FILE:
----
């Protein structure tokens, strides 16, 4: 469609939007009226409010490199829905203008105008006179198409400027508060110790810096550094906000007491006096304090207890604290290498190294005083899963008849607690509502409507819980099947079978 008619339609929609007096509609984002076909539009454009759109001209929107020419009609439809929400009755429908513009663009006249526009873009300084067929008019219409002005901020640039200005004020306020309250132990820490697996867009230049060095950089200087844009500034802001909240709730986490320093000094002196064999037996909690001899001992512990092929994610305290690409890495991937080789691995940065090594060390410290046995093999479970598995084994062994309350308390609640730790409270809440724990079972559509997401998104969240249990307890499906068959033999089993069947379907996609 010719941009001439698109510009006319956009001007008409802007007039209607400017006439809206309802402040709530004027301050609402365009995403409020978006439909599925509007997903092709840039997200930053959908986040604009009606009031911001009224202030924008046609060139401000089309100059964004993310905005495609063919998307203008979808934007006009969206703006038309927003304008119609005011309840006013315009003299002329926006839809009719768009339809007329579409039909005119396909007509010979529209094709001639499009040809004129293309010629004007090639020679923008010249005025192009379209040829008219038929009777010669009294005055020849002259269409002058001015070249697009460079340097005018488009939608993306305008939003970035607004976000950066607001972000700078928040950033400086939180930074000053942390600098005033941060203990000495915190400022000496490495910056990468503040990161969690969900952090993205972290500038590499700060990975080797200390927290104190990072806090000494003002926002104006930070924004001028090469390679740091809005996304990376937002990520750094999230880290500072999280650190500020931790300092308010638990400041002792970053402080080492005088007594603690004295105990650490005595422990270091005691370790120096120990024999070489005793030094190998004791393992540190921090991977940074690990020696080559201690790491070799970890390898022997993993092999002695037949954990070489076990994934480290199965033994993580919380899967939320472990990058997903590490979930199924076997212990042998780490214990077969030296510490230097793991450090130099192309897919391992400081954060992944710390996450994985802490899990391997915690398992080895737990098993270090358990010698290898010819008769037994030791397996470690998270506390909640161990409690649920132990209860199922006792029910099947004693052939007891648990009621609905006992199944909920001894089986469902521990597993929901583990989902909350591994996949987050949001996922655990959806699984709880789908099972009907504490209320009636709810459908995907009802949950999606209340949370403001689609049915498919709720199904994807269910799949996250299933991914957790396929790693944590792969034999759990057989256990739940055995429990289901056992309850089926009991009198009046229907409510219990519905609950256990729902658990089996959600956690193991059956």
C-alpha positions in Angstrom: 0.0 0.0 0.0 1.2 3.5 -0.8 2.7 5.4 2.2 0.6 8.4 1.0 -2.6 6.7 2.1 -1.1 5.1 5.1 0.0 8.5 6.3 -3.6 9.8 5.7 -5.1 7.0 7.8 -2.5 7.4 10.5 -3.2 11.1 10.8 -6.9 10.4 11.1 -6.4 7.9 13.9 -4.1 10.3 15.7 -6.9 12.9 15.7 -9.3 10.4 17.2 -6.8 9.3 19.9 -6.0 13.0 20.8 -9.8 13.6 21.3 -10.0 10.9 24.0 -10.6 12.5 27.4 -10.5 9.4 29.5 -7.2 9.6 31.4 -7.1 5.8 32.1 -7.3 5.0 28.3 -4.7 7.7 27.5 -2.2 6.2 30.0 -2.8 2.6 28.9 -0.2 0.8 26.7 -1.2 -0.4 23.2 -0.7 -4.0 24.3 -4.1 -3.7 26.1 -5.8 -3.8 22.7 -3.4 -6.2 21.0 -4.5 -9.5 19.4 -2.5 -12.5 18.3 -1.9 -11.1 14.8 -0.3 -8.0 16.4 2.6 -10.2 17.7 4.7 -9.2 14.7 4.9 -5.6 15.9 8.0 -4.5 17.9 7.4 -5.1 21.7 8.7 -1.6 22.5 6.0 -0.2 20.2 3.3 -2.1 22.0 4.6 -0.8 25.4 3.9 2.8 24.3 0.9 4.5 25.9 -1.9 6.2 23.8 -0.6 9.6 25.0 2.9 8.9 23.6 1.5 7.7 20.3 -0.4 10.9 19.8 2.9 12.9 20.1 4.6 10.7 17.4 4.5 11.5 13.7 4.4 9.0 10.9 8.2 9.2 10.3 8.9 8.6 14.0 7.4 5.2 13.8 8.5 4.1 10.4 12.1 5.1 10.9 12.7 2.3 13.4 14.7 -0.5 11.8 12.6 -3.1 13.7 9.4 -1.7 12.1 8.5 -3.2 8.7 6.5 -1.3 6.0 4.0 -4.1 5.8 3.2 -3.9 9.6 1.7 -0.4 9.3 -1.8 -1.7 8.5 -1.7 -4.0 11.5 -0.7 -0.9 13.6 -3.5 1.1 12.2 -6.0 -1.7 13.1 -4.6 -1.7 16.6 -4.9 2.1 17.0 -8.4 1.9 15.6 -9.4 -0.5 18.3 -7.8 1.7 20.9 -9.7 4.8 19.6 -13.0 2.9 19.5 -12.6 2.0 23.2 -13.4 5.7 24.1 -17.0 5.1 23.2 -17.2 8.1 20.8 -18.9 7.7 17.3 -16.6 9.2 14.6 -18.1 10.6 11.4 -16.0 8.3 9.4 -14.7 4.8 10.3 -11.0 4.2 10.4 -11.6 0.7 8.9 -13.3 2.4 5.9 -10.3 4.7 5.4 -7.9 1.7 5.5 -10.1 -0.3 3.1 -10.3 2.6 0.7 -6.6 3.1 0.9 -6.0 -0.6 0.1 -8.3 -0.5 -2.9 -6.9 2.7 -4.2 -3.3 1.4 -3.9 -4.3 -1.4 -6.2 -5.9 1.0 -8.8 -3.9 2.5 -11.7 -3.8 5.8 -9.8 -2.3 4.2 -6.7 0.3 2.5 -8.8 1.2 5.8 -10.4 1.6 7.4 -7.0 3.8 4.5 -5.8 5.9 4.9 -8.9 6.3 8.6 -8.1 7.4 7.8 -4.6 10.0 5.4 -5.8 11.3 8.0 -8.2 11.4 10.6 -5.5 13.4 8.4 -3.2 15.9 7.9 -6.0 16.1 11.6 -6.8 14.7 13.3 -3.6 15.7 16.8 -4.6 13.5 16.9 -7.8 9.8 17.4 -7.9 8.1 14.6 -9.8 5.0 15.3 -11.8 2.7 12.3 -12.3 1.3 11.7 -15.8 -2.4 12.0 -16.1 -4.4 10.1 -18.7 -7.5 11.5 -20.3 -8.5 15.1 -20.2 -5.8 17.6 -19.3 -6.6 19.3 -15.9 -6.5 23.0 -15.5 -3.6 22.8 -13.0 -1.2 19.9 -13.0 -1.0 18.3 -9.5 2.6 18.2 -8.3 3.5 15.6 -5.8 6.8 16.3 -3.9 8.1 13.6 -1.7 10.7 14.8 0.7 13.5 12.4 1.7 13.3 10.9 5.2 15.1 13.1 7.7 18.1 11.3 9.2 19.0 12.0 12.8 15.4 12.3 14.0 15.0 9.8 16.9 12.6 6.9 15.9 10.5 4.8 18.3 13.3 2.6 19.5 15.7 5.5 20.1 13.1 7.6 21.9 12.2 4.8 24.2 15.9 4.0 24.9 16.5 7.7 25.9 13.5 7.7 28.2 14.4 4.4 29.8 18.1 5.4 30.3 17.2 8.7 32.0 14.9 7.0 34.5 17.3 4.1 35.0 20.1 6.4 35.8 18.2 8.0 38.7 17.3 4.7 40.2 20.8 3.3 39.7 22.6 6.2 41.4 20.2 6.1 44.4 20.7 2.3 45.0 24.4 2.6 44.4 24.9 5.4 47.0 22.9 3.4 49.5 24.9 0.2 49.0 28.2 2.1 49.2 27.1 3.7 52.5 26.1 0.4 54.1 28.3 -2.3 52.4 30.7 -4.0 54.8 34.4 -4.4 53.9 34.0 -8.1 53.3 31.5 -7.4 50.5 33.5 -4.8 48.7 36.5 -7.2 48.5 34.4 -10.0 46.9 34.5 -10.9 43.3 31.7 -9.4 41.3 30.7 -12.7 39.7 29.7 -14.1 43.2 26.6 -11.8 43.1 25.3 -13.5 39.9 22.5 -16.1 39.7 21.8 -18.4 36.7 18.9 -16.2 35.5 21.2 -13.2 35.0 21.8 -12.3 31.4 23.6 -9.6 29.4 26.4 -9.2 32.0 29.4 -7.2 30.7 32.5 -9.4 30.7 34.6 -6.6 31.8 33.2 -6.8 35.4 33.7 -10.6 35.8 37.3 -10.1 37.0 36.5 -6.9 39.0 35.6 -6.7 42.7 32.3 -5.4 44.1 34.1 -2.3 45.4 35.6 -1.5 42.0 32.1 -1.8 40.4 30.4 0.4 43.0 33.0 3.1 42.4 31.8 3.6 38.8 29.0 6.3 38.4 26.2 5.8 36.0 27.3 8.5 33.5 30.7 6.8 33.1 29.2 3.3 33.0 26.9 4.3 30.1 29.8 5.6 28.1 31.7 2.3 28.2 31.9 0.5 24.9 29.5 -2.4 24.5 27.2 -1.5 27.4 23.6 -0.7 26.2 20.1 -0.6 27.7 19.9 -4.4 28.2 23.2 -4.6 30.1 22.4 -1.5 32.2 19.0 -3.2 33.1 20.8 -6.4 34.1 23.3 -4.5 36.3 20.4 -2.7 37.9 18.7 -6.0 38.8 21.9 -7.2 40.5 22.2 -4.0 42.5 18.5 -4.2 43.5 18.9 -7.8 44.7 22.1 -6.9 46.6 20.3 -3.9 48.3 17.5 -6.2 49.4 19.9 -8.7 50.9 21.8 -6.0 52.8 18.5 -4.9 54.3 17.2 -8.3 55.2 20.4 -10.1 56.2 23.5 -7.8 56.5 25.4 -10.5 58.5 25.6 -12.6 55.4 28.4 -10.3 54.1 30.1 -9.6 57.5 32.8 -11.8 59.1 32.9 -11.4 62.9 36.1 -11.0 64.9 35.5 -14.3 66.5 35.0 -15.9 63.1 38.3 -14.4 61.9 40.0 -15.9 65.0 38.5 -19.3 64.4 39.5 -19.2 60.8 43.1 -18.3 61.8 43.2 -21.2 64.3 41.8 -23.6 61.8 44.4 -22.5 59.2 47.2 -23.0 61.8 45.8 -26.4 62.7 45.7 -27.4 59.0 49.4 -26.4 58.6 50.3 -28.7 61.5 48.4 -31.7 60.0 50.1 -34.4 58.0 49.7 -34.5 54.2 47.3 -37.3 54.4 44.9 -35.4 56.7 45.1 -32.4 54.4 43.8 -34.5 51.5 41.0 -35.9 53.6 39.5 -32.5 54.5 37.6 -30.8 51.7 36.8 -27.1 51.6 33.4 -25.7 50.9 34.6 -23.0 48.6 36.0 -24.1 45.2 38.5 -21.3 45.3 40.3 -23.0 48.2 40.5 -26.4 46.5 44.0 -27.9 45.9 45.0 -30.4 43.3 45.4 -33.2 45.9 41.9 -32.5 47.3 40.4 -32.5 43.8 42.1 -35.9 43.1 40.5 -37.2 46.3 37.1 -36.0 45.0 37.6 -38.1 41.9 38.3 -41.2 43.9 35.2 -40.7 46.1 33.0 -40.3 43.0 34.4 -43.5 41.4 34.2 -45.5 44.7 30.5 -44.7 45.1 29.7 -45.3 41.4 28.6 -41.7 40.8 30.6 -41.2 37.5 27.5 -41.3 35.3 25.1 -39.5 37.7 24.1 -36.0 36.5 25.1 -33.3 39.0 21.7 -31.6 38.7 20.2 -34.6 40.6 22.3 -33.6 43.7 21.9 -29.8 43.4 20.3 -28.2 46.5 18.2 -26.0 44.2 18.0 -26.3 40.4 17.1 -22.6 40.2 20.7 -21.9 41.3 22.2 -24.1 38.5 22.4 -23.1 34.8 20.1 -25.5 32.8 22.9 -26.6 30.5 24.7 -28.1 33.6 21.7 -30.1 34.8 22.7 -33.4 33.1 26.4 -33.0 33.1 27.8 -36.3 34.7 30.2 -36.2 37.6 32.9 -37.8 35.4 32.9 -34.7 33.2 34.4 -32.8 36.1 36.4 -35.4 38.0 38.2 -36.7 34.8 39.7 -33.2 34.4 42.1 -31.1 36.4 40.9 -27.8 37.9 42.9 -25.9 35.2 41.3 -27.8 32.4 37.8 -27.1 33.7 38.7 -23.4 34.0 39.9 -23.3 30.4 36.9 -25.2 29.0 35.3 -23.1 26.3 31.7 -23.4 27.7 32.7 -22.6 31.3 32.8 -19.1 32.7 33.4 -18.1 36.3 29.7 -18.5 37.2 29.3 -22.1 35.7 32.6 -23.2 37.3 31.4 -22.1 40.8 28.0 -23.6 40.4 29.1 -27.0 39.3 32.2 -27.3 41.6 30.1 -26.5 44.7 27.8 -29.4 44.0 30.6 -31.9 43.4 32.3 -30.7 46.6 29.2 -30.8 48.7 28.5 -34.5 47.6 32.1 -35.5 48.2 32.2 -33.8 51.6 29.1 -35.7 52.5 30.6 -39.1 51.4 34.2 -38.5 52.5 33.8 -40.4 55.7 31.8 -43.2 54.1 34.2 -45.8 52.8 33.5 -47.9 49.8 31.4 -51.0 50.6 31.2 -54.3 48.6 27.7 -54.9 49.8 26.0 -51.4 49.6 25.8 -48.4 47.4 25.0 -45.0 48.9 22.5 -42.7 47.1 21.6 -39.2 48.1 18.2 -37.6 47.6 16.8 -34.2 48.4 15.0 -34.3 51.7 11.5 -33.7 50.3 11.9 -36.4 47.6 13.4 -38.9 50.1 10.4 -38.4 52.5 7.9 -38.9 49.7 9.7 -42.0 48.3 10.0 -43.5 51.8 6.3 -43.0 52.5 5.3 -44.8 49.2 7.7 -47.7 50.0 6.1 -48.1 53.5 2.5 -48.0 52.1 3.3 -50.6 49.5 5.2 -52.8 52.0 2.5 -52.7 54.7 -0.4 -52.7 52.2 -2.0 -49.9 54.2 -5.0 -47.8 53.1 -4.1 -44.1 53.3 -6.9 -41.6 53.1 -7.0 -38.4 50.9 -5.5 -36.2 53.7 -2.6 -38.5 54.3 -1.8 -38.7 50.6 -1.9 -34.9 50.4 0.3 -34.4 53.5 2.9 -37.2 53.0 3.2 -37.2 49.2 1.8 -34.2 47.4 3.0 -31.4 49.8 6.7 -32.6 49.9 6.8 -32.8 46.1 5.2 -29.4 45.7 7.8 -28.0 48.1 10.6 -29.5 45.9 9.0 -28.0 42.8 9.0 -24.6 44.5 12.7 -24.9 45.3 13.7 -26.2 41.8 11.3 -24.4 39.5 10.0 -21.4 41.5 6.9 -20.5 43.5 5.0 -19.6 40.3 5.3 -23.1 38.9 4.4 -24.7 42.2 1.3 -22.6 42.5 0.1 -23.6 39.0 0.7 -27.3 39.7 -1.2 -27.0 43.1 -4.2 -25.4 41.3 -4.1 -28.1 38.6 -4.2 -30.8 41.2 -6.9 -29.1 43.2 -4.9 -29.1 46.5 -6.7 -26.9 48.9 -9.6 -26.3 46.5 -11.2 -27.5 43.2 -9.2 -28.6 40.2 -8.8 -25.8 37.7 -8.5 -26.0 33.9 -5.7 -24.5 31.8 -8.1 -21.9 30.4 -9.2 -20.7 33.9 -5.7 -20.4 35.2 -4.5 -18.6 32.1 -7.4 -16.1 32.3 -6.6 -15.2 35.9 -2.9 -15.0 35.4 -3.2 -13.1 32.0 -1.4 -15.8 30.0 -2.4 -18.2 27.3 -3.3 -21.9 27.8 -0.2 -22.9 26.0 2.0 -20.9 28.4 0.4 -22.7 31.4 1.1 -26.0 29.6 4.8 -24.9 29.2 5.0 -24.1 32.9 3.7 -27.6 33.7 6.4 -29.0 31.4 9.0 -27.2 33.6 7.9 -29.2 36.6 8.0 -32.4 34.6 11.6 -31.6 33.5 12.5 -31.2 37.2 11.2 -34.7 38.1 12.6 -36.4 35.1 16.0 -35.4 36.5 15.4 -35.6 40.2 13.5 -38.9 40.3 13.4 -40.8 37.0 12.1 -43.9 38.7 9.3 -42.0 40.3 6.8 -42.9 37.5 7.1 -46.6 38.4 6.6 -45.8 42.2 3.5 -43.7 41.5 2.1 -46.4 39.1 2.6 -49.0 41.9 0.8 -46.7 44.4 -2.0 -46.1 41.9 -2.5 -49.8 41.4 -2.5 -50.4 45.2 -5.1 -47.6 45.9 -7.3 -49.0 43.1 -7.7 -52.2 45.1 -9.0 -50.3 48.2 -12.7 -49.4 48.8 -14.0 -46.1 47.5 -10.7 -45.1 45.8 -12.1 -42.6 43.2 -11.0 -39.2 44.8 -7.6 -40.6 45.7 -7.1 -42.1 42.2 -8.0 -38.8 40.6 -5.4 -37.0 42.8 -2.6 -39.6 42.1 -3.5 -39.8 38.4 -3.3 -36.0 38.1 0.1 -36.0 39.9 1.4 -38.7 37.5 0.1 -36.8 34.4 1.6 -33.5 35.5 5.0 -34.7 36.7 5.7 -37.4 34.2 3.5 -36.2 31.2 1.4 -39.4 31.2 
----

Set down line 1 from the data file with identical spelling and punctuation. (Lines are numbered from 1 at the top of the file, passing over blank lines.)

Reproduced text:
């Protein structure tokens, strides 16, 4: 469609939007009226409010490199829905203008105008006179198409400027508060110790810096550094906000007491006096304090207890604290290498190294005083899963008849607690509502409507819980099947079978 008619339609929609007096509609984002076909539009454009759109001209929107020419009609439809929400009755429908513009663009006249526009873009300084067929008019219409002005901020640039200005004020306020309250132990820490697996867009230049060095950089200087844009500034802001909240709730986490320093000094002196064999037996909690001899001992512990092929994610305290690409890495991937080789691995940065090594060390410290046995093999479970598995084994062994309350308390609640730790409270809440724990079972559509997401998104969240249990307890499906068959033999089993069947379907996609 010719941009001439698109510009006319956009001007008409802007007039209607400017006439809206309802402040709530004027301050609402365009995403409020978006439909599925509007997903092709840039997200930053959908986040604009009606009031911001009224202030924008046609060139401000089309100059964004993310905005495609063919998307203008979808934007006009969206703006038309927003304008119609005011309840006013315009003299002329926006839809009719768009339809007329579409039909005119396909007509010979529209094709001639499009040809004129293309010629004007090639020679923008010249005025192009379209040829008219038929009777010669009294005055020849002259269409002058001015070249697009460079340097005018488009939608993306305008939003970035607004976000950066607001972000700078928040950033400086939180930074000053942390600098005033941060203990000495915190400022000496490495910056990468503040990161969690969900952090993205972290500038590499700060990975080797200390927290104190990072806090000494003002926002104006930070924004001028090469390679740091809005996304990376937002990520750094999230880290500072999280650190500020931790300092308010638990400041002792970053402080080492005088007594603690004295105990650490005595422990270091005691370790120096120990024999070489005793030094190998004791393992540190921090991977940074690990020696080559201690790491070799970890390898022997993993092999002695037949954990070489076990994934480290199965033994993580919380899967939320472990990058997903590490979930199924076997212990042998780490214990077969030296510490230097793991450090130099192309897919391992400081954060992944710390996450994985802490899990391997915690398992080895737990098993270090358990010698290898010819008769037994030791397996470690998270506390909640161990409690649920132990209860199922006792029910099947004693052939007891648990009621609905006992199944909920001894089986469902521990597993929901583990989902909350591994996949987050949001996922655990959806699984709880789908099972009907504490209320009636709810459908995907009802949950999606209340949370403001689609049915498919709720199904994807269910799949996250299933991914957790396929790693944590792969034999759990057989256990739940055995429990289901056992309850089926009991009198009046229907409510219990519905609950256990729902658990089996959600956690193991059956």